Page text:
Imagine having to wake up each morning and come up with a startling, new headline to sell your product.
Furthermore, imagine you’re in a cut-throat industry in which yesterday’s laurels mean diddley and constant threats like union strikes hang over your head.
To top it off, industry or niche specialization offers no advantage. Your market is any literate person with a pulse. Your only job is to sell, sell, sell.
Your headline must be so arresting, it causes an i-banker racing down the street…with a briefcase in one hand…a Starbucks cup in the other…and a Bluetooth headset on his ear…to crane his neck and soak up the marvel of copy calling out to him like a blue collar siren.
This is precisely what the publishers and editors of the New York City tabloids have had to deal with for decades and that’s why they house some of the deftest headline writers.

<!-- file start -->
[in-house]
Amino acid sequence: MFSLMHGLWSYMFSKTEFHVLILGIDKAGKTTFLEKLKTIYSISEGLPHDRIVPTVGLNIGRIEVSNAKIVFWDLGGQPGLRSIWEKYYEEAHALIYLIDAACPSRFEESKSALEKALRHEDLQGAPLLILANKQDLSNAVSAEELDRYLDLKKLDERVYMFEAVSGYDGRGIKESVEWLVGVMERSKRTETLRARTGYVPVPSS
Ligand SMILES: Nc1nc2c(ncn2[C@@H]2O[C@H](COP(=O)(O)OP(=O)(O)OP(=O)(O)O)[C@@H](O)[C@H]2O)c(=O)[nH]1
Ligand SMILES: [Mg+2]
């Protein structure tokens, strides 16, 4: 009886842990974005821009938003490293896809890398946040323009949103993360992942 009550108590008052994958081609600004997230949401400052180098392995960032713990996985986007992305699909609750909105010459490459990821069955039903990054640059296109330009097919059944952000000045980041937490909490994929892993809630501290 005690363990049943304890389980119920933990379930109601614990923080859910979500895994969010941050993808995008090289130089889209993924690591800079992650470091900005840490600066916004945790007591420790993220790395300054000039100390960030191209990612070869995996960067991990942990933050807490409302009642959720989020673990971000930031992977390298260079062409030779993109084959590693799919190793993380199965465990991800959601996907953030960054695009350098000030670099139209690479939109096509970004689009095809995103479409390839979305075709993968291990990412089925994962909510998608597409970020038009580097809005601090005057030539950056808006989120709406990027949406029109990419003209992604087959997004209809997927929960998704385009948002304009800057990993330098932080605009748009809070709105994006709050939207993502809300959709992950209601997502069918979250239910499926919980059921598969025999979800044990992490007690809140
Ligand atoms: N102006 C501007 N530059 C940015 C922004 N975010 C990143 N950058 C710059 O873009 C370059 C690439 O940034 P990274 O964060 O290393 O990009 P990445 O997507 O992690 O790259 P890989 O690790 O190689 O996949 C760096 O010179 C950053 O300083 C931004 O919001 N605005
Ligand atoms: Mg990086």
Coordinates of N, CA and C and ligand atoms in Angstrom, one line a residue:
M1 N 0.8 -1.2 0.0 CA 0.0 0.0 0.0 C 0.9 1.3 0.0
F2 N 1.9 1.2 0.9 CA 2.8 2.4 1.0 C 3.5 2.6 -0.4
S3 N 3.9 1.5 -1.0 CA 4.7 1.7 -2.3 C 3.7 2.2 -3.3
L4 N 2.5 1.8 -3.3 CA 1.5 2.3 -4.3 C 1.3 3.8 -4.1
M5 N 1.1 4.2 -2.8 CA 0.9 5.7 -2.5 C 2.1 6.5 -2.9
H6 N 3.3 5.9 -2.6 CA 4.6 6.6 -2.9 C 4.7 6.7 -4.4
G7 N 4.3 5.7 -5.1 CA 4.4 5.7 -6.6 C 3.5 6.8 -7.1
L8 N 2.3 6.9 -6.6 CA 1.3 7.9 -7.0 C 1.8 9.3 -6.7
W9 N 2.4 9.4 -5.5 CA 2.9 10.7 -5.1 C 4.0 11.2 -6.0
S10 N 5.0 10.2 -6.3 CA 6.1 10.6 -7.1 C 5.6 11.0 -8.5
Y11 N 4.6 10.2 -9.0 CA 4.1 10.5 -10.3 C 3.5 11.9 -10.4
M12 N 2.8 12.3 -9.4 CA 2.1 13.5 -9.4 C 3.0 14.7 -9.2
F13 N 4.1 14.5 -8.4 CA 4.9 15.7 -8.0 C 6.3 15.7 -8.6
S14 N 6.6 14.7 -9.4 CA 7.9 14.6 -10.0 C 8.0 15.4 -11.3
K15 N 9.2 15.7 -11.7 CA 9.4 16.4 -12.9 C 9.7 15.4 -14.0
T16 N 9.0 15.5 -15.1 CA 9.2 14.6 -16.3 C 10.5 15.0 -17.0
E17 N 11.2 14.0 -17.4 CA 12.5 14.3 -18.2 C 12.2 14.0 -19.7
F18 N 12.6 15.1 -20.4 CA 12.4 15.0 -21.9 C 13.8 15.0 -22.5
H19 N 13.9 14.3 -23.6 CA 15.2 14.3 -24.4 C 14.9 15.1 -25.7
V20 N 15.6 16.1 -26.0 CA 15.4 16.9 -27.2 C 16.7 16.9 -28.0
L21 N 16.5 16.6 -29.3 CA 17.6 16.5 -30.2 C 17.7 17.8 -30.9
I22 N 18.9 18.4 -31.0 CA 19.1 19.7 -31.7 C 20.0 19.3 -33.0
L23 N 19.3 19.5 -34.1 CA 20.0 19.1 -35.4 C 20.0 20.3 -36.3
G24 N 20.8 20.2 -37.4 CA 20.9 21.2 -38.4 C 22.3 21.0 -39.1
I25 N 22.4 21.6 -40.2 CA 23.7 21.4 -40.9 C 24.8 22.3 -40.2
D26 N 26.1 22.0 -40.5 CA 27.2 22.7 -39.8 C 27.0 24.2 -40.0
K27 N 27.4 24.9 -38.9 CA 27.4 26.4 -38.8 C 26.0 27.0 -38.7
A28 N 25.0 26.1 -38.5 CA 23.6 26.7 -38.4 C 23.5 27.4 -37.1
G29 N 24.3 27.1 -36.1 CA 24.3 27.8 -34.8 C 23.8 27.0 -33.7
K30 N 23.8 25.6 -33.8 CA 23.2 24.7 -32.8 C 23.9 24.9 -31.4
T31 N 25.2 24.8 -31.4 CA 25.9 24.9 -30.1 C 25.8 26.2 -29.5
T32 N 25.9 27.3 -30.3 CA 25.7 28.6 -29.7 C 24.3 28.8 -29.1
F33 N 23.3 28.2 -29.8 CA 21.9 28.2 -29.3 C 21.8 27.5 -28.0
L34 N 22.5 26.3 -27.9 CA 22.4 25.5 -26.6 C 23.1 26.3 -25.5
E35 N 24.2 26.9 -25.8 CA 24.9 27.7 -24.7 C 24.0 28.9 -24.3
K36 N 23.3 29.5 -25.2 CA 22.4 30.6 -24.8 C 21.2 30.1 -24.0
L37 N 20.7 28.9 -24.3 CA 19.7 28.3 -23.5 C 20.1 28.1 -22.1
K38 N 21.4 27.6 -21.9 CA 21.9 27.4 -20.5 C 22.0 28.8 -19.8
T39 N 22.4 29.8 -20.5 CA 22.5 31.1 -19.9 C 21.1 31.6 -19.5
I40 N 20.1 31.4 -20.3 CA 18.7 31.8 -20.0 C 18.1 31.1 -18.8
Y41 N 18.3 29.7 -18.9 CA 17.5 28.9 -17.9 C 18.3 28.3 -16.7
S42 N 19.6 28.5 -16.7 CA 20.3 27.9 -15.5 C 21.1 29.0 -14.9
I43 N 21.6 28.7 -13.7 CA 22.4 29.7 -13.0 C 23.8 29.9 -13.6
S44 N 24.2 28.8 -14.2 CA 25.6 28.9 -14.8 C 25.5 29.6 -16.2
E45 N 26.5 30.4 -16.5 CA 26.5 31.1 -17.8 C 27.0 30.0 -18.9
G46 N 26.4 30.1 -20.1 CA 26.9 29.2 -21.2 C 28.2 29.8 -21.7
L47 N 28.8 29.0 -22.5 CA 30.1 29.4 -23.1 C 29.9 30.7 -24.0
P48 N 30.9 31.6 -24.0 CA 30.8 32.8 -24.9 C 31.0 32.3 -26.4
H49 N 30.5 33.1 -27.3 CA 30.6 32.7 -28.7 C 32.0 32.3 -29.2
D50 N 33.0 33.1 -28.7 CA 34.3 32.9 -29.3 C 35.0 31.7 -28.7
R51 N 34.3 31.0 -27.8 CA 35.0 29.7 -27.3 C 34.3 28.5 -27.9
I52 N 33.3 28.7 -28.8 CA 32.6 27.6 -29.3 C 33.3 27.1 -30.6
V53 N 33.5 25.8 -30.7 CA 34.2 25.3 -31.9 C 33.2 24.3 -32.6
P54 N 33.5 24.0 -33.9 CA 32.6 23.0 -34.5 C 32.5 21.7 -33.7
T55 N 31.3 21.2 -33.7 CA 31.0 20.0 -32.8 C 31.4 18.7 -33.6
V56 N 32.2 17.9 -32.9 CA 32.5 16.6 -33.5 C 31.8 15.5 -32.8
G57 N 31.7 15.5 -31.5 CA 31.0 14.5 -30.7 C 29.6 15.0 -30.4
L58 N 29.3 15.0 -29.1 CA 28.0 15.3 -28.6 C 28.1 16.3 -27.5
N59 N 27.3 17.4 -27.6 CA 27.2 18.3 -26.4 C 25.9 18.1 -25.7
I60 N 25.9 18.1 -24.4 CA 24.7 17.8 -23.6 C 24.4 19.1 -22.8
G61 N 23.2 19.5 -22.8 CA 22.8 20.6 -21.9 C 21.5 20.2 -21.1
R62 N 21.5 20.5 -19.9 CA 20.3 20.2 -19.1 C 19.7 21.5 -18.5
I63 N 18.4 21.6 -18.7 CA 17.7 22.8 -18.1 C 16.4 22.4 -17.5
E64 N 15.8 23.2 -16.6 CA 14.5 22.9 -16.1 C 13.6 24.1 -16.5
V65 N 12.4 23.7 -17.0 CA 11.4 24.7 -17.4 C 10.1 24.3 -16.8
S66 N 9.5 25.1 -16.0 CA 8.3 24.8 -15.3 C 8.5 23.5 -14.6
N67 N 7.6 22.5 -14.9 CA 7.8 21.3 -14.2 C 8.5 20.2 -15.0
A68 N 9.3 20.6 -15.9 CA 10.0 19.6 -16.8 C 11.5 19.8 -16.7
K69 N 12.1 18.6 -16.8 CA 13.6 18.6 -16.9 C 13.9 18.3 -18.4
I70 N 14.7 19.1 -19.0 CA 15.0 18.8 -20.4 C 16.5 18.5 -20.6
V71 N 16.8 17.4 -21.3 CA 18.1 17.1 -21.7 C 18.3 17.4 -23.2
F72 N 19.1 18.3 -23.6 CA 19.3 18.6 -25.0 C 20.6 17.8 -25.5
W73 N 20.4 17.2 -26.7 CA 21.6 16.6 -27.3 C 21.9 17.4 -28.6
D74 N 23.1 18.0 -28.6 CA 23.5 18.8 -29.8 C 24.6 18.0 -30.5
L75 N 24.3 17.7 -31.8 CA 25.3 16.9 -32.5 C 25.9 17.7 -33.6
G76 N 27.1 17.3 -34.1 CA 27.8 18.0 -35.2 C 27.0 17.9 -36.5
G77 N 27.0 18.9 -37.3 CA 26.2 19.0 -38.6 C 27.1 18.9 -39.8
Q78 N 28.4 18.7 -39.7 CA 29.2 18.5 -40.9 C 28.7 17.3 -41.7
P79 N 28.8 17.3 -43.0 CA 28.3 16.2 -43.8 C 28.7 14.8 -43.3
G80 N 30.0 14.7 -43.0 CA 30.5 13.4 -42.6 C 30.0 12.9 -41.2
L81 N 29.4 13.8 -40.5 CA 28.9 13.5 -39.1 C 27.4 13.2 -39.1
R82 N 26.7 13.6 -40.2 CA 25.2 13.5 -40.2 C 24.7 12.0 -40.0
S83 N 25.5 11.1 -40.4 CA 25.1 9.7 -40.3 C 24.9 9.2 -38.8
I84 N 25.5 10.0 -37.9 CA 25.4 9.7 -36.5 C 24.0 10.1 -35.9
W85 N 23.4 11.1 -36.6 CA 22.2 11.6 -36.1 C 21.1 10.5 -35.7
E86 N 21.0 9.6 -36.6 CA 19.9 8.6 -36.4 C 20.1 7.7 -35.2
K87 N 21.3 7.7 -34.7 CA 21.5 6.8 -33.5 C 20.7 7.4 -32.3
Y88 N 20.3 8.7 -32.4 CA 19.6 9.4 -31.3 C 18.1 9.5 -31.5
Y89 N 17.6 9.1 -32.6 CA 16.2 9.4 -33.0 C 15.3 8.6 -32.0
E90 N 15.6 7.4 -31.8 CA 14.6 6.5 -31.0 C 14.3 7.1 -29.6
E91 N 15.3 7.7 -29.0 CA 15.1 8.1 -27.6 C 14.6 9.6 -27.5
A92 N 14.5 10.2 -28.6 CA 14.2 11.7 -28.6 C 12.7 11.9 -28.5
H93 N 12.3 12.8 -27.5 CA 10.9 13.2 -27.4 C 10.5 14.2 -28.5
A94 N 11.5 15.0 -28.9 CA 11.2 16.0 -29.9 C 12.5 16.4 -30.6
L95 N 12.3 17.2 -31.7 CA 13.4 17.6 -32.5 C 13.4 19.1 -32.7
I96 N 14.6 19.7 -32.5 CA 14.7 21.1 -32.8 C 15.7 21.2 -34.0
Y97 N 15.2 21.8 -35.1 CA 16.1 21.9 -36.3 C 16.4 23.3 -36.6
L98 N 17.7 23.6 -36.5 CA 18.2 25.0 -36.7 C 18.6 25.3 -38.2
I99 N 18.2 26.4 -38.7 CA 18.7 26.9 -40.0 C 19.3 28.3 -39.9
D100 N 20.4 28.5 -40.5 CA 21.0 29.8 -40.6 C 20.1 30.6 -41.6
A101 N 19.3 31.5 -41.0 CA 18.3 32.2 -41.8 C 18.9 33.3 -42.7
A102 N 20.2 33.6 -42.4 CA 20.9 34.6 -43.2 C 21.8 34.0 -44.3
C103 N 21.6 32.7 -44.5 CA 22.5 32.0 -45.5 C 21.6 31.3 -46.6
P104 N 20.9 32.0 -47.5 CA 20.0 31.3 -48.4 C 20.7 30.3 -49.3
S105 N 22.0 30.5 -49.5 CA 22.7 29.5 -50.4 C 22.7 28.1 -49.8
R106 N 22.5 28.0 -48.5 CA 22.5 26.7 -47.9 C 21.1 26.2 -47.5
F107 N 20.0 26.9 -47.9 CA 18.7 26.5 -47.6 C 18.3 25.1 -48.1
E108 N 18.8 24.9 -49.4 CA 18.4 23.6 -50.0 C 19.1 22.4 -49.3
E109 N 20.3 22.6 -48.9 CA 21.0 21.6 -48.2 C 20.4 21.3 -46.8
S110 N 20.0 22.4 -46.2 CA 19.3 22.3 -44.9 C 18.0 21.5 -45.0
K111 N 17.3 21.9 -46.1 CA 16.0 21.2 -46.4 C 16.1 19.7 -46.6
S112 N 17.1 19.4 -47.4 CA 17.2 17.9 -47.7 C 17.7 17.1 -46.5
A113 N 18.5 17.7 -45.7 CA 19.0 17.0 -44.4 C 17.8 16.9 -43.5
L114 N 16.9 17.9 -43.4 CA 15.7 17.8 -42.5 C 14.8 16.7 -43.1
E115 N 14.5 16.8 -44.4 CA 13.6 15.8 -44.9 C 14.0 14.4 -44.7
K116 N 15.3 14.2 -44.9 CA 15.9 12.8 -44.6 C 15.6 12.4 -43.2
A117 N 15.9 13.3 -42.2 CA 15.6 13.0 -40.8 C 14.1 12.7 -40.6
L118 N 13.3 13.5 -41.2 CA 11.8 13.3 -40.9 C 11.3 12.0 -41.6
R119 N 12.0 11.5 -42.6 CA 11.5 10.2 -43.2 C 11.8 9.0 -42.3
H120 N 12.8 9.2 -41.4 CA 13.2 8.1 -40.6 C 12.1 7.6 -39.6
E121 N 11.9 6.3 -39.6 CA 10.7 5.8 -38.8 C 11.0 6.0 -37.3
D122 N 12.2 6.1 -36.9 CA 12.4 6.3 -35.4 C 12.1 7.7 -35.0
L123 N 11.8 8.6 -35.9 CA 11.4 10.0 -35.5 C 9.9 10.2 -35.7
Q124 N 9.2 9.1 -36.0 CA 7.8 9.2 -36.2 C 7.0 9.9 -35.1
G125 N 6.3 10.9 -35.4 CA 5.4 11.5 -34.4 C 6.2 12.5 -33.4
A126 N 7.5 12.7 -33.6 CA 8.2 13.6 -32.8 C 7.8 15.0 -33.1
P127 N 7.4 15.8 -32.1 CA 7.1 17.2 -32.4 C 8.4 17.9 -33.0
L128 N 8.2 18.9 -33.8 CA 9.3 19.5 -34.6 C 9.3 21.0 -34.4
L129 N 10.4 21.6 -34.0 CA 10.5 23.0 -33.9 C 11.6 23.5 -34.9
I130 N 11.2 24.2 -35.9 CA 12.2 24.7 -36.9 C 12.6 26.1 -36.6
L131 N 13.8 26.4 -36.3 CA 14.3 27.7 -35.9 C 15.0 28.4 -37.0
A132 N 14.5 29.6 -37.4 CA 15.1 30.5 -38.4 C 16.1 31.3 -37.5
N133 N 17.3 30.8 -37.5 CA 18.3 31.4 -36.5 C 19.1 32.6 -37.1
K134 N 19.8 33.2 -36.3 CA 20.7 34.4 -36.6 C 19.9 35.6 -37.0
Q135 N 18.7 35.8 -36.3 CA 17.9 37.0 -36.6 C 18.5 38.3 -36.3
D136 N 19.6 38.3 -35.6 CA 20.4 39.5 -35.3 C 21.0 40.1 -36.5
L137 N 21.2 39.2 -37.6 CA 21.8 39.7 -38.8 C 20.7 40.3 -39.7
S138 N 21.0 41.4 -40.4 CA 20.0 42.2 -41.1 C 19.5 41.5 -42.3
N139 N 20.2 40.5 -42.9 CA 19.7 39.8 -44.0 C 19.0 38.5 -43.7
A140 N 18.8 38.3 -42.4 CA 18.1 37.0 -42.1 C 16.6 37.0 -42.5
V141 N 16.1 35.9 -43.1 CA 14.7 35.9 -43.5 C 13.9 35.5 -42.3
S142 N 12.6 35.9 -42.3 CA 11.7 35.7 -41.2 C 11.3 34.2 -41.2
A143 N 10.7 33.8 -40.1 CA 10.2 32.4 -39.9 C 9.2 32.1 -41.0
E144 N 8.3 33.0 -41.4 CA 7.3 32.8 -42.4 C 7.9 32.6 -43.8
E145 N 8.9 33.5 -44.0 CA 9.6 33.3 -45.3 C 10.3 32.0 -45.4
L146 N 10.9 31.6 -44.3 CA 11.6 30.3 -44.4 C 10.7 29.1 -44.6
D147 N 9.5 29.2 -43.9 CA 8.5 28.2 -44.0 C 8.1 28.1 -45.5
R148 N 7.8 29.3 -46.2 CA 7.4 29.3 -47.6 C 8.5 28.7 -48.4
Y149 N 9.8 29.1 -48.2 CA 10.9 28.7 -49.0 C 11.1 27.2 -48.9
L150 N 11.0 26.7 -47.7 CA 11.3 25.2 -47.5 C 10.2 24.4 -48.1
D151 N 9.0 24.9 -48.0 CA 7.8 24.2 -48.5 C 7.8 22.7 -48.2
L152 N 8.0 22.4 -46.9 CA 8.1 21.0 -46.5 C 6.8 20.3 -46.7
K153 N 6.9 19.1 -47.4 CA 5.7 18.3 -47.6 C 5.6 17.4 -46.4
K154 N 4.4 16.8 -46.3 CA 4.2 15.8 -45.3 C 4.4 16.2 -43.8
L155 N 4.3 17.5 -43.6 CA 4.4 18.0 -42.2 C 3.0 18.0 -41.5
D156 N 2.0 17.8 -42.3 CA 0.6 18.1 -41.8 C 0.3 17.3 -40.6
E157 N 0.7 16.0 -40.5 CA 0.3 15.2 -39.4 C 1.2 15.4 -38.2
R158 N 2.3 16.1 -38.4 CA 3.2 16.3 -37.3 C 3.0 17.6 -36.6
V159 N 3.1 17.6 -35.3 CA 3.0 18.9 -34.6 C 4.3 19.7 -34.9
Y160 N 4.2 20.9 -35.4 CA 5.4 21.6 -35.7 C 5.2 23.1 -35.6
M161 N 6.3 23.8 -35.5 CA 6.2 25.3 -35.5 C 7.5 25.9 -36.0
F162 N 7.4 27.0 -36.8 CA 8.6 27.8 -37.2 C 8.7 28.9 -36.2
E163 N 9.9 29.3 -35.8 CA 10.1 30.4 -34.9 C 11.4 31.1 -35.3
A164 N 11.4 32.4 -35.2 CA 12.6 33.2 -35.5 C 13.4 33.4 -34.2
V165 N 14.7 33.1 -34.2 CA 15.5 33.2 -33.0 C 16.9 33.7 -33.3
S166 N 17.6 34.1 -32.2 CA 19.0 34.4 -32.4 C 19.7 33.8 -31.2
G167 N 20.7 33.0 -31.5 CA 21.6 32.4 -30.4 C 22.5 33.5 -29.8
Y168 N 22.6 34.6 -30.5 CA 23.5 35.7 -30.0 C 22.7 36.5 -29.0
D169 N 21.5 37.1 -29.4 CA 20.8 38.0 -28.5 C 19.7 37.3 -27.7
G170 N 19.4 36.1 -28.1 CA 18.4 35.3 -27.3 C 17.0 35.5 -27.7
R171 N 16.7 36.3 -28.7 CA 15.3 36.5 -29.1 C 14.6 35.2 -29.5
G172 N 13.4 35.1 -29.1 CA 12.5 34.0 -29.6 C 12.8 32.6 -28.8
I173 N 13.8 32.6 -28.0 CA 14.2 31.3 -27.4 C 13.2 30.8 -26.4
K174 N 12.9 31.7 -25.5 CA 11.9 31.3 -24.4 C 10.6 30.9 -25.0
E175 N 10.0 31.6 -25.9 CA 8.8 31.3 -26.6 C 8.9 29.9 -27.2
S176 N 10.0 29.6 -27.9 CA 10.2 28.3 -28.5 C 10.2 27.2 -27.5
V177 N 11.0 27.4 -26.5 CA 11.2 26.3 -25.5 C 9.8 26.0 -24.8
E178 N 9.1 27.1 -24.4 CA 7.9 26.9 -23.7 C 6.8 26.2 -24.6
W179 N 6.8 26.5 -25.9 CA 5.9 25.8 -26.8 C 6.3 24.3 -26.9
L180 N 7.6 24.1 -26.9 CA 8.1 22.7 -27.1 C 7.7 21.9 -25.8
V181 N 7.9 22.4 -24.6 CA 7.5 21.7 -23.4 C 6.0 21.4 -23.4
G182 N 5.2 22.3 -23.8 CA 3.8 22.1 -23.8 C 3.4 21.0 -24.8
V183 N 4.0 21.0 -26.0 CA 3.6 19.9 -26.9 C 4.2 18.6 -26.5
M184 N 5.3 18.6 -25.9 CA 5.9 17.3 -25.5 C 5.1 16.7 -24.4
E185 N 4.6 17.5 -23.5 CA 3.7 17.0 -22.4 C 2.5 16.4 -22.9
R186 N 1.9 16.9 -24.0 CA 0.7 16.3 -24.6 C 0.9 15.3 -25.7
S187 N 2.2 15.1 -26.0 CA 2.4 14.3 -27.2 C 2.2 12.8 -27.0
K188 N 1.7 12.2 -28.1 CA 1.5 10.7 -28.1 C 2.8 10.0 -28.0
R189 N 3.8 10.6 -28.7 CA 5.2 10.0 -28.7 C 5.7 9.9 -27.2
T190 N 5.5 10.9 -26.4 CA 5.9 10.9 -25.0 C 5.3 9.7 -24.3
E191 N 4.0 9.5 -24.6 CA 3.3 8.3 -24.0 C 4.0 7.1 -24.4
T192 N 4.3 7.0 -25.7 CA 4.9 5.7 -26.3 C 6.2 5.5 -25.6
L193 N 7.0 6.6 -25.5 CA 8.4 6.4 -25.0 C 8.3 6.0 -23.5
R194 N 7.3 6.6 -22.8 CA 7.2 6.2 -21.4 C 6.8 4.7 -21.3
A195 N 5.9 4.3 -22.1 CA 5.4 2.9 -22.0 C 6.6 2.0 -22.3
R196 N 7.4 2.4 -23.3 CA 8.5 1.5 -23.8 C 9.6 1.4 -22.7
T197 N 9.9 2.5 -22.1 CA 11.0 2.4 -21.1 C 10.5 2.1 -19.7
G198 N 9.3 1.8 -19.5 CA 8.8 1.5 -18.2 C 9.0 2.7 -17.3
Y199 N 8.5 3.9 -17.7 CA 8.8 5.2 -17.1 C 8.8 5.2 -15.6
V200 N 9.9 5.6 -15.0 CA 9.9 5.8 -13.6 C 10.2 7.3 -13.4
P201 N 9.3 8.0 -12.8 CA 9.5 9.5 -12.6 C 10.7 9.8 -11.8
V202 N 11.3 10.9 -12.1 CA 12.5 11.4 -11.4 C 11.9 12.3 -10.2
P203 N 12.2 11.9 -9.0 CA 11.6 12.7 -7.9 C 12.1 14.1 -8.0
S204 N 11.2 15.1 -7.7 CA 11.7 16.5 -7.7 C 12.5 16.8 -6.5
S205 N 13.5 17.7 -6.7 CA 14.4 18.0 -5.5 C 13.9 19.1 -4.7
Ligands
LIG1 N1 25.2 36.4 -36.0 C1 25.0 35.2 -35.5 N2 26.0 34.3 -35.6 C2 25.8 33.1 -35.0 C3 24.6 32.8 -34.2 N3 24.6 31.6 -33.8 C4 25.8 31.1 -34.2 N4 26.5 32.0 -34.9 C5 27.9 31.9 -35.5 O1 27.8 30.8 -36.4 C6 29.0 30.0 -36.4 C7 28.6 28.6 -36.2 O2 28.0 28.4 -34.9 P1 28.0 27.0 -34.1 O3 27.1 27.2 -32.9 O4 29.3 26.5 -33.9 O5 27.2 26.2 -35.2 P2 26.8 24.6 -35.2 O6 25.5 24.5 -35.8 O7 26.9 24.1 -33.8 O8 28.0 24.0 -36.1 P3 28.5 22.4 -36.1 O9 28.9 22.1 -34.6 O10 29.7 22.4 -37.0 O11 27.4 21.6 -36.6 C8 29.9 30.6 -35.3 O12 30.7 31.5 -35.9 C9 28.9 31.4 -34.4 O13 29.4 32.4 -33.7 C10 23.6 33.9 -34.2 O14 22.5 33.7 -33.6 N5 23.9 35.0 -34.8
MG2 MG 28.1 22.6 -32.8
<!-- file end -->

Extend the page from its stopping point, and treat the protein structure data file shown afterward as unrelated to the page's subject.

Take, “Headless Body In Topless Bar.” If this isn’t the most elegantly compact and titillating crime headline ever written, then I’ll freely stand in the way of that hood’s front page kick.
Or New York Daily News editor, William Brink’s masterful “Ford To City: Drop Dead,” a day after Ford vowed to veto any proposed Federal bailout of the City.
These are two of the most memorable newspaper headlines ever written. The Post and The News seem destined to battle each other in this gladiatorial headline game till one or both of them drop.
And what of the “old gray lady,” The New York Times?
Unintentionally, it can be just as entertaining as its lesser colleagues. Like this 1984 classic, “Unknown Arm of Sicilian Mafia Is Uncovered in the United States.”